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           2021 YEAR-END REPORT: Americans Want Solutions to Spiking Gun Violence. Courageous Legislators in 28 States & DC Responded by Passing 73 Strong Bills.

Meanwhile, extremist legislators loyal to the gun lobby are passing extremist gun laws like permitless carry as gun violence continues to skyrocket.

Washington, DC—The 2021 edition of Year-End Trendwatch focuses on the lifesaving progress made by 28 states in 2021, including investments of time and resources by 12 states in community violence intervention programming and significant reforms to policing laws in 14 states. 

Yet despite this progress, extremist legislators in a number of states are rolling back commonsense gun safety laws, against the will of their constituents. For example, even though Iowans overwhelmingly support background checks on all gun purchases, in 2021, Iowa repealed its law requiring background checks on purchases of handguns from unlicensed sellers. Similarly, in Texas—where 61% of all voters and 54% of gun owners say they would never vote for a candidate who opposes universal background checks—a background checks bill (HB 118) was swiftly defeated in the state legislature.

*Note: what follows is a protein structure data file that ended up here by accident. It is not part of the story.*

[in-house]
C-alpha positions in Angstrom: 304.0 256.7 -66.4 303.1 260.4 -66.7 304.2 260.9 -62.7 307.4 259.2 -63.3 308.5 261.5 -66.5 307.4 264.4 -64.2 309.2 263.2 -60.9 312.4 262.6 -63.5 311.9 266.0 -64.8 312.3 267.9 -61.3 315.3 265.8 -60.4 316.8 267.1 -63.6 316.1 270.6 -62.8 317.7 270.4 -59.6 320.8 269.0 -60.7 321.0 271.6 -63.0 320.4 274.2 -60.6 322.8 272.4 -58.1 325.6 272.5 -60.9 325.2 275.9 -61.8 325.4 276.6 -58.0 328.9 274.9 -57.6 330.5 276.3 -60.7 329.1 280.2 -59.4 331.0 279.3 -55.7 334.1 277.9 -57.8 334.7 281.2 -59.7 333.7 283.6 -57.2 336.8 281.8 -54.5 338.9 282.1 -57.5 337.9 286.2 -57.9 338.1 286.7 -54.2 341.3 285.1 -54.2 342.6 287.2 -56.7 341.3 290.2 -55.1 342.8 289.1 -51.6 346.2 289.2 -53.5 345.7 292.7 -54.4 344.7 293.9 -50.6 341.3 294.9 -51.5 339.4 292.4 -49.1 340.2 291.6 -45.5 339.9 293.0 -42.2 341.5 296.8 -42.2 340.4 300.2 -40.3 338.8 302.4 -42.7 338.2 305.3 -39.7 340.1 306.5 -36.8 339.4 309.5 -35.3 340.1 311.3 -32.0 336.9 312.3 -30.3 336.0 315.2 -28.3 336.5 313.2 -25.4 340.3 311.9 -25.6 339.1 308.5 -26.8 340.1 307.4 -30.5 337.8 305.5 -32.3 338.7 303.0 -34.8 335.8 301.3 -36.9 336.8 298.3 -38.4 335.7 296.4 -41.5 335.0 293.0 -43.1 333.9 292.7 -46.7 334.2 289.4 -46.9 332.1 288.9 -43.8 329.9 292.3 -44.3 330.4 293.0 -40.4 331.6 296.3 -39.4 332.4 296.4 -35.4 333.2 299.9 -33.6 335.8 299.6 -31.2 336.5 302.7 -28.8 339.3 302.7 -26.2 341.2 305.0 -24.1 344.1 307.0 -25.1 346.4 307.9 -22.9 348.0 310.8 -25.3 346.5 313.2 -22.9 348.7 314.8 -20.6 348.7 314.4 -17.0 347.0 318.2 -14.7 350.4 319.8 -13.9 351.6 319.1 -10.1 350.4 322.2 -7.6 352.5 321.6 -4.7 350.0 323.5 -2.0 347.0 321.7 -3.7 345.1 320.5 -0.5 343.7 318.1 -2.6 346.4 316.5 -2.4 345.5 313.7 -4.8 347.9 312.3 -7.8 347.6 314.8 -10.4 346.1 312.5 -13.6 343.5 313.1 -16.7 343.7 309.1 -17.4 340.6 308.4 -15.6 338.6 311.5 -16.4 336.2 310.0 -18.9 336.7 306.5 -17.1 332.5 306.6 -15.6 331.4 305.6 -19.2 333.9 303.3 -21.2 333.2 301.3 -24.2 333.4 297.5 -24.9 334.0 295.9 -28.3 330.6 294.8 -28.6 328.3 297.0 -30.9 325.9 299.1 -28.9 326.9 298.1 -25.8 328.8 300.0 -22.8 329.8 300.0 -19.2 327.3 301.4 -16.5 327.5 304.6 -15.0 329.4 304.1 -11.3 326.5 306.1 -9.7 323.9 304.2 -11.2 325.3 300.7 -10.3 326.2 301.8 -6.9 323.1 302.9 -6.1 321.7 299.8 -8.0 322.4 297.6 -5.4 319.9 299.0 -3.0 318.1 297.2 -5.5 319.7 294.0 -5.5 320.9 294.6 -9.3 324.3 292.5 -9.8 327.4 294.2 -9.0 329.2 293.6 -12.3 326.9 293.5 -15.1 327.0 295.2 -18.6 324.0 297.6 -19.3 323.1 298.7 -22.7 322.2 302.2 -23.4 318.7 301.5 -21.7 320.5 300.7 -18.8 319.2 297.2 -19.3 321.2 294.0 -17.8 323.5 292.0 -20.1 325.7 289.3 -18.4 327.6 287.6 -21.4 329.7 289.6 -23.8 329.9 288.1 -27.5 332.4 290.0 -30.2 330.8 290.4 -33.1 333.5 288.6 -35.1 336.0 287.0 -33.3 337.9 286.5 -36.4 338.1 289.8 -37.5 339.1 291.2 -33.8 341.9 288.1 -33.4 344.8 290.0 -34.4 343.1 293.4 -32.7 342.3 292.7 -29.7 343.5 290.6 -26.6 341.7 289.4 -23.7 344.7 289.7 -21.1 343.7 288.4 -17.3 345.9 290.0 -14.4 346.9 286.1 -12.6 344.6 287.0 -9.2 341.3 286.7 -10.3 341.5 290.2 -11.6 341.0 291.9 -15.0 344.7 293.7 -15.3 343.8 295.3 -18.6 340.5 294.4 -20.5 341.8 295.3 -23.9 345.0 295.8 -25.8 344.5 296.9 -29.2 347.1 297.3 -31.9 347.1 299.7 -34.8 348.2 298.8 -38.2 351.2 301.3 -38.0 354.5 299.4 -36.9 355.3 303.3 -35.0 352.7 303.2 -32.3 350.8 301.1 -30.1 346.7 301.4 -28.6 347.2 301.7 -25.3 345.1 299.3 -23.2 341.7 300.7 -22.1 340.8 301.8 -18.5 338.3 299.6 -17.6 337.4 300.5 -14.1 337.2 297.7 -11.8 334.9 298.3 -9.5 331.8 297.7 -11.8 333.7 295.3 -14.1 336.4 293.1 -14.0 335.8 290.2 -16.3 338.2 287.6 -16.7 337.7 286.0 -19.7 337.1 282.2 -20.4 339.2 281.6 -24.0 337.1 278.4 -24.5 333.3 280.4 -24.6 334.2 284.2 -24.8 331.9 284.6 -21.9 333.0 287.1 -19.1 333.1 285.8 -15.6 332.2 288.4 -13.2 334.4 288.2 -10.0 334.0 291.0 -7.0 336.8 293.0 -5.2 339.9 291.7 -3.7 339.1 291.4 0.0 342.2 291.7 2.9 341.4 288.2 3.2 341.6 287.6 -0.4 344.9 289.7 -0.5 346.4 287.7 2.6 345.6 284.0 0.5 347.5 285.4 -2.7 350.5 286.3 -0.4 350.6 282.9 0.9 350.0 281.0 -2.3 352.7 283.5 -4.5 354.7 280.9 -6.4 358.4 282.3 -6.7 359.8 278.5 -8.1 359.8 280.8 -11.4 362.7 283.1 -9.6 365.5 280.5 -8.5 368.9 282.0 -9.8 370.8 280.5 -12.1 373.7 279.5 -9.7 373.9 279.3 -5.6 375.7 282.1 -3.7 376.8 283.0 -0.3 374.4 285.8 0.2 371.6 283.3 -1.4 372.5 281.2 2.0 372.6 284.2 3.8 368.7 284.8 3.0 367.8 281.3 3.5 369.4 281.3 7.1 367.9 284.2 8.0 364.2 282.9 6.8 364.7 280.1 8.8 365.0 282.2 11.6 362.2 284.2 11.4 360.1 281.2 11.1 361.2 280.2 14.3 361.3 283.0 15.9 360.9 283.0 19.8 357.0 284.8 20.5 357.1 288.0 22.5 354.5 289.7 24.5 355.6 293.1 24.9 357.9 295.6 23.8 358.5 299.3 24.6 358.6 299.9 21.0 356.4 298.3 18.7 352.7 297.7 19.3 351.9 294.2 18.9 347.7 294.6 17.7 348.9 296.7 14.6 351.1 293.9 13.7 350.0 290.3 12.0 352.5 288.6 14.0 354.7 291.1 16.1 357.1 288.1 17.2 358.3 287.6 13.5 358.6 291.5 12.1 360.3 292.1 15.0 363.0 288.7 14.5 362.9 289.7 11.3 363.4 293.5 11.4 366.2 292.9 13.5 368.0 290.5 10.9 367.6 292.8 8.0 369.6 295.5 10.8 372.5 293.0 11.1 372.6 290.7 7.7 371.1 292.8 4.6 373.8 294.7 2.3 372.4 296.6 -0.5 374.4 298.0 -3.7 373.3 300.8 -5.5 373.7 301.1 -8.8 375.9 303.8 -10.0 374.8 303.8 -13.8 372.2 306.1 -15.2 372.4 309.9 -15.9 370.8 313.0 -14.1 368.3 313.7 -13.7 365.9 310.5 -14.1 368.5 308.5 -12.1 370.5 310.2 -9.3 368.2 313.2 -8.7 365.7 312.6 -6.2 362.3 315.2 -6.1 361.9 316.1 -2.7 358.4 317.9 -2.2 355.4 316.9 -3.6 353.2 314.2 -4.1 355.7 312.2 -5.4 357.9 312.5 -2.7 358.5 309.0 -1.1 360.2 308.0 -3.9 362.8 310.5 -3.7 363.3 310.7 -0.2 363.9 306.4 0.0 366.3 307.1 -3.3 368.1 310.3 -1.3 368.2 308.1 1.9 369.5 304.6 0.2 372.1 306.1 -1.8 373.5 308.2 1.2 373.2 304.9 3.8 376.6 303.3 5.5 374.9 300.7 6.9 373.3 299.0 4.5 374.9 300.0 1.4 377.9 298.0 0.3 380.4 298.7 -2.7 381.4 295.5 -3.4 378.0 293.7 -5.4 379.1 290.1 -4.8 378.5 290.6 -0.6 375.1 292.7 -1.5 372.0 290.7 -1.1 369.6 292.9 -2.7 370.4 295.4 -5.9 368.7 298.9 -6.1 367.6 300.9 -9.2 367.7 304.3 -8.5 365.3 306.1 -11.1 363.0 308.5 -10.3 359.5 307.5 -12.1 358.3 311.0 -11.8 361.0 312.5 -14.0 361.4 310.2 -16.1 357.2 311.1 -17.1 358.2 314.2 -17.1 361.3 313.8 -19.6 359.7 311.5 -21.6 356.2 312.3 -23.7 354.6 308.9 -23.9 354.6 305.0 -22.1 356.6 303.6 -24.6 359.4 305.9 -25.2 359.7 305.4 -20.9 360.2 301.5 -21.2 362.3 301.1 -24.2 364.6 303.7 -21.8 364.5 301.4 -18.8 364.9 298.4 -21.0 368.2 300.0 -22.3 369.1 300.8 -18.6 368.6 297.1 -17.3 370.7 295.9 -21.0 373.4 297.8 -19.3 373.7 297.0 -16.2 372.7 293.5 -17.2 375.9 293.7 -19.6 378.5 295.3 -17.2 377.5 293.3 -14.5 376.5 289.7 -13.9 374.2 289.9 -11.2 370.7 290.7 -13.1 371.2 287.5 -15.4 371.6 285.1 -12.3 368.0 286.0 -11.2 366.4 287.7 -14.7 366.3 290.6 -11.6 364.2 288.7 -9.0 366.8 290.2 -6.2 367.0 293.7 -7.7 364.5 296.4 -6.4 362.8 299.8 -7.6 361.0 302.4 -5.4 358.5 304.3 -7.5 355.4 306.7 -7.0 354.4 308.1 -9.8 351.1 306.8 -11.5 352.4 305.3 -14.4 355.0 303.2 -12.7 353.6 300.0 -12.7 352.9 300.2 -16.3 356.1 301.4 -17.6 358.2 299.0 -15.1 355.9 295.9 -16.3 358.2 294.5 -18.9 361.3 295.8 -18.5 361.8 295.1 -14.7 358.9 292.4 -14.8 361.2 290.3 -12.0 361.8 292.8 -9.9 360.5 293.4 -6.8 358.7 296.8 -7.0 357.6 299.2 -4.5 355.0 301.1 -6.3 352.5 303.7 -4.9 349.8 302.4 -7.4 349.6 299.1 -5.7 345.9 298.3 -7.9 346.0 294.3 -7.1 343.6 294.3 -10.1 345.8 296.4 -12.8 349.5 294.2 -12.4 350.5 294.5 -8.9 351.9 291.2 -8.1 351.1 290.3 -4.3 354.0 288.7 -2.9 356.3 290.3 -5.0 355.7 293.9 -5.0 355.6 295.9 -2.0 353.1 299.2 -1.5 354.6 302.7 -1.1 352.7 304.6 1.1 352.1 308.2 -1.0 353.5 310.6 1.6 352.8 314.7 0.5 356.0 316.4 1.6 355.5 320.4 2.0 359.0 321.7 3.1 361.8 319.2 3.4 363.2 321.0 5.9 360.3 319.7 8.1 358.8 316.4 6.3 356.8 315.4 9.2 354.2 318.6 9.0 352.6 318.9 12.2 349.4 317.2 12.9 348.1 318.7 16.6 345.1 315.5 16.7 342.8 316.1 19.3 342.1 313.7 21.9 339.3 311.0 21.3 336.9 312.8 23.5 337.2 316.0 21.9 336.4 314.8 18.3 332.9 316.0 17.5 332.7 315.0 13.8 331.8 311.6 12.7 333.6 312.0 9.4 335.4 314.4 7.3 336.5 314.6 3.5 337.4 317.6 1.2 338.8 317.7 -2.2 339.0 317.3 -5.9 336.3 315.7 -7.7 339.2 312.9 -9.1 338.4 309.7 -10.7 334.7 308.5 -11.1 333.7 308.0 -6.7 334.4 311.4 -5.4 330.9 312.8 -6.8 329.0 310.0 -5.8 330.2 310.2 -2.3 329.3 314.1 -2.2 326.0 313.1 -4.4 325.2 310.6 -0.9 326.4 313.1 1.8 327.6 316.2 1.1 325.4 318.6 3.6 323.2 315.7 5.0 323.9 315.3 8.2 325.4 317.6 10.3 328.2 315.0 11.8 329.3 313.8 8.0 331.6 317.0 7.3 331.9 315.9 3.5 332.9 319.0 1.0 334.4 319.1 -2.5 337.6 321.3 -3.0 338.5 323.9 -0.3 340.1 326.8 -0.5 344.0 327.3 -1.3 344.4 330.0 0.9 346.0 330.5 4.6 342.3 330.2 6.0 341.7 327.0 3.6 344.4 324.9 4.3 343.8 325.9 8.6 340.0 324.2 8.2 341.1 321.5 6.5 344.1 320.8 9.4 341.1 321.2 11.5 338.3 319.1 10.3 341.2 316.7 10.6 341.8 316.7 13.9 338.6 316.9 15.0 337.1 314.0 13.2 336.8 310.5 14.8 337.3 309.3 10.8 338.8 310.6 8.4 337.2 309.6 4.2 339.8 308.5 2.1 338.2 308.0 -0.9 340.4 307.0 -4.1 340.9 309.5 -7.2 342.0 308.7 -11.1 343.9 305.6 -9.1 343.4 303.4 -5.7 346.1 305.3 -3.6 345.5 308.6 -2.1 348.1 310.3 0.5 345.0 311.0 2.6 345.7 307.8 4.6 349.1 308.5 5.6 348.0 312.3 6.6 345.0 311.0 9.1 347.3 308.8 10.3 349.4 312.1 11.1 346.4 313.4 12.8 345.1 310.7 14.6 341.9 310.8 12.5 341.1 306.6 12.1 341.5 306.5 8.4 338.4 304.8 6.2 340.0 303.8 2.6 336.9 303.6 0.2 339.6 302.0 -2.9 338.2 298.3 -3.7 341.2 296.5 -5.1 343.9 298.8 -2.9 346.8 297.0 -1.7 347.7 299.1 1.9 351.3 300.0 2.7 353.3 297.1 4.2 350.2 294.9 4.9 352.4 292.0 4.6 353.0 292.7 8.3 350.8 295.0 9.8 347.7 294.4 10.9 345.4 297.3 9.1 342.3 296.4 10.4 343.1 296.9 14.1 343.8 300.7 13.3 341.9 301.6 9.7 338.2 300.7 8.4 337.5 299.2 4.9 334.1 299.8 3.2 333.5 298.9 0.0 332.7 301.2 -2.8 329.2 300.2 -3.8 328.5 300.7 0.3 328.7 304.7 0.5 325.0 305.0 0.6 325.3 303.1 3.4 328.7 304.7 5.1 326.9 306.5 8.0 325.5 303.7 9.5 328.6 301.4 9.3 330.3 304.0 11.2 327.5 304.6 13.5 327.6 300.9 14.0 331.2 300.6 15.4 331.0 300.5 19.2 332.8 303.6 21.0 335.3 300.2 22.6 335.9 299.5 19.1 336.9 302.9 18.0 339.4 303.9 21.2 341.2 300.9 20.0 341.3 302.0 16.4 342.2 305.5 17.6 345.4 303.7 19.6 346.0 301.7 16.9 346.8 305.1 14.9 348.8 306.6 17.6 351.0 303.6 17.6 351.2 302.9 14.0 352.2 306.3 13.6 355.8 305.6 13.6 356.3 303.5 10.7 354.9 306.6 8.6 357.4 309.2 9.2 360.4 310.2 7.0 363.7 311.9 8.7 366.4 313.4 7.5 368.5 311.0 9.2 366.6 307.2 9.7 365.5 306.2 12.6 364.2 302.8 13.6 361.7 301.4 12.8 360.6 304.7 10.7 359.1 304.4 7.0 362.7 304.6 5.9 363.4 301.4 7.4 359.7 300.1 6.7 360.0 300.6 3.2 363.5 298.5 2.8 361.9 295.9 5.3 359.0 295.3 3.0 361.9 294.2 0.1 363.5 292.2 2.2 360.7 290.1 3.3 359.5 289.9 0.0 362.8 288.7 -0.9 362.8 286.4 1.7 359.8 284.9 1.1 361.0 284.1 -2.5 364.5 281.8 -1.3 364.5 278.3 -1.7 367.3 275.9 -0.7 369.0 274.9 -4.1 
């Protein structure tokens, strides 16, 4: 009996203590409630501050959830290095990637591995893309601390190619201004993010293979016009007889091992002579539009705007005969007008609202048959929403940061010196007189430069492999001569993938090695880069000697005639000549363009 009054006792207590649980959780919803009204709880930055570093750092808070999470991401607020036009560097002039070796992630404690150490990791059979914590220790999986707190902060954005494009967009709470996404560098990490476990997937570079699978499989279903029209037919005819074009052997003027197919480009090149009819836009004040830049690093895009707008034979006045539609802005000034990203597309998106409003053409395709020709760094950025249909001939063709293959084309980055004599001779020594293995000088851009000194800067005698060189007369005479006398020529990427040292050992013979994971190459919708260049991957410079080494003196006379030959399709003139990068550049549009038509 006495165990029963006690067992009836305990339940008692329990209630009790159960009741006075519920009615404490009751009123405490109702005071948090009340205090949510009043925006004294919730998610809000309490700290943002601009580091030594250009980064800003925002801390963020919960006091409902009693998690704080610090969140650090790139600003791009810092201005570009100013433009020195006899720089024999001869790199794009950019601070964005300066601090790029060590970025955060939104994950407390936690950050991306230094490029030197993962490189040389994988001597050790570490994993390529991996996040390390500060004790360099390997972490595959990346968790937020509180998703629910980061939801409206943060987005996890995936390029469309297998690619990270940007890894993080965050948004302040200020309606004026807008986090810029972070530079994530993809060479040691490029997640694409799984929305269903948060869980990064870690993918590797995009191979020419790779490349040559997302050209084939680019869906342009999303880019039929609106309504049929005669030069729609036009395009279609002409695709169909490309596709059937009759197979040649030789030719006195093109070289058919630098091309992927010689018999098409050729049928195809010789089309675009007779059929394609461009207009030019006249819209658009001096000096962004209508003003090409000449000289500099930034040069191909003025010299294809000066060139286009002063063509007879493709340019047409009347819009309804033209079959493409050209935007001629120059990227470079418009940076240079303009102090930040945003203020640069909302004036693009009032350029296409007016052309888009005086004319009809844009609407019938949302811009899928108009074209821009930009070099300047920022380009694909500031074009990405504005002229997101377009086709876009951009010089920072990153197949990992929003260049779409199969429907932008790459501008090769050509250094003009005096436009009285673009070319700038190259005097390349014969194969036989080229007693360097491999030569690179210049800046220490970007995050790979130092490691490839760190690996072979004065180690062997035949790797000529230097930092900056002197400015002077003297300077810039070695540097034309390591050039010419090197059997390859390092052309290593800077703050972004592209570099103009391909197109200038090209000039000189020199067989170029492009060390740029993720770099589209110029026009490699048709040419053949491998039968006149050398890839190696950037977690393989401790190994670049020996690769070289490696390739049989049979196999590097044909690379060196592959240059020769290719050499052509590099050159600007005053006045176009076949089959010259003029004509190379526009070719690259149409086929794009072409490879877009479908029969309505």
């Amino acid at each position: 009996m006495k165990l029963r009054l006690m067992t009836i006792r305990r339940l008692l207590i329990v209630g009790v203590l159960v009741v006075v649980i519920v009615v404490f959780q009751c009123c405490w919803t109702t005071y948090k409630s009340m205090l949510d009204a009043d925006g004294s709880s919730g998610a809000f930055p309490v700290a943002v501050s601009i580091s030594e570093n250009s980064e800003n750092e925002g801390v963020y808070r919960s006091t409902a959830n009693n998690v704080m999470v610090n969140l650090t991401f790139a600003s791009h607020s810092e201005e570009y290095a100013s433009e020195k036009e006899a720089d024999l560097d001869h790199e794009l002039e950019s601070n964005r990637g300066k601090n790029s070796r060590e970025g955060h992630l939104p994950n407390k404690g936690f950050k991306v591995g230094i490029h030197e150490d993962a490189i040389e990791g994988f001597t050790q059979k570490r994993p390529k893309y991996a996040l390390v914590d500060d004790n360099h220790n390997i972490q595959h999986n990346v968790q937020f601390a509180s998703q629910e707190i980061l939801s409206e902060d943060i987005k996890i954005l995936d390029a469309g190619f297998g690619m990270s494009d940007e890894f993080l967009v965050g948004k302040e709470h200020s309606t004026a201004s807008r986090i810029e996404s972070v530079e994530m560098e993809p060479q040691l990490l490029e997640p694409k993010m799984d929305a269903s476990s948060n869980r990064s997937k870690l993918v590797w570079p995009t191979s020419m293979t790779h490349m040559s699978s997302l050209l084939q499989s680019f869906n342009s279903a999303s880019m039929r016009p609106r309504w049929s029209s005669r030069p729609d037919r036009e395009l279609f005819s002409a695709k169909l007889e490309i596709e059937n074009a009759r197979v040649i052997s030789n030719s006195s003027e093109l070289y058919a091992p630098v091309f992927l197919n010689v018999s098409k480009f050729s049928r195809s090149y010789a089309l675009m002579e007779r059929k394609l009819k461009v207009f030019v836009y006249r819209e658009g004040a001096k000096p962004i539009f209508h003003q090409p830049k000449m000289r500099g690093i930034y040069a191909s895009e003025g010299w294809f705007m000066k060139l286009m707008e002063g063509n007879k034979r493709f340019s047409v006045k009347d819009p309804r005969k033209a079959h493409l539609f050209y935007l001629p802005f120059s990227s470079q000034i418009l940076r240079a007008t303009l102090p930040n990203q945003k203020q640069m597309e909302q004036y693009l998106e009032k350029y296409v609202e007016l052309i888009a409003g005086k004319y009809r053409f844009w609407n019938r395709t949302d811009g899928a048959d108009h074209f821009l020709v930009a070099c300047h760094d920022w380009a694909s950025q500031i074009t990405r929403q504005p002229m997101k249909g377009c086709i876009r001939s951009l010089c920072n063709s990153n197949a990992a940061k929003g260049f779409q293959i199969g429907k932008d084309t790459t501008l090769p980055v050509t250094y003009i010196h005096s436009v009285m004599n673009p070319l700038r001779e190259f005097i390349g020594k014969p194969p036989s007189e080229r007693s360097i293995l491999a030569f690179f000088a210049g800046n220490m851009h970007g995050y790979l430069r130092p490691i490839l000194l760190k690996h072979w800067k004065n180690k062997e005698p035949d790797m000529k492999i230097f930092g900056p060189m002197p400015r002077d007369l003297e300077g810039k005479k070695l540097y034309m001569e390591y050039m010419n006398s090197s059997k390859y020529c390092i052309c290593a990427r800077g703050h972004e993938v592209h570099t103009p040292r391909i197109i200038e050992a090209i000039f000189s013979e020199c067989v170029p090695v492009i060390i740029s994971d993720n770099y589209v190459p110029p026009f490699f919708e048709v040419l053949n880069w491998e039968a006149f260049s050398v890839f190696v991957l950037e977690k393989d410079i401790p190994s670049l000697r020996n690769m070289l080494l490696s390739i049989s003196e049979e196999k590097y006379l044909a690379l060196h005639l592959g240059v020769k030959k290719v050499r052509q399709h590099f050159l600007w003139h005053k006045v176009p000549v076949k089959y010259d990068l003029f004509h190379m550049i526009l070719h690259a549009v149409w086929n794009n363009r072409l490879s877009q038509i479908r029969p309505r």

“Courageous legislators in 28 states made important progress this year—but we can’t lose sight of the dangerous strides that are being made by extremists across the country,” said Giffords Law Center Senior Counsel and Local Policy Director Allison Anderman. “As the Supreme Court considers gutting laws that regulate the carry of guns in public, six states repealed laws that require a permit and background check to carry in public. And that was far from the only troubling trend in 2021. Polling shows that this isn’t what the vast majority of Americans want—they want commonsense gun laws that will put an end to skyrocketing gun violence. This year’s edition of Trendwatch should be a call to action for anyone who’s alarmed by a version of a society that prizes unlimited access to guns and armed vigilantism over democracy and public safety.”

While the examples in Iowa, Texas and other states show elected officials acting against the desires of their constituents, 28 states and DC passed 73 strong bills, bringing the total number of significant laws passed since the massacre in Parkland in 2018 to 253. States have passed more than 465 laws since the Sandy Hook shooting in 2012.

Examples of 2021 gun safety victories include:

Background Checks: Four states improved background checks in the following ways: prohibiting gun transfers until a background check clears (Colorado HB 1298), verifying gun purchase permits remain valid (Illinois HB 562), requiring background checks on long gun purchases (Maryland HB 4/SB 208), and extending the time the state police has to conduct a background check from three to five business days (Virginia HB 2128).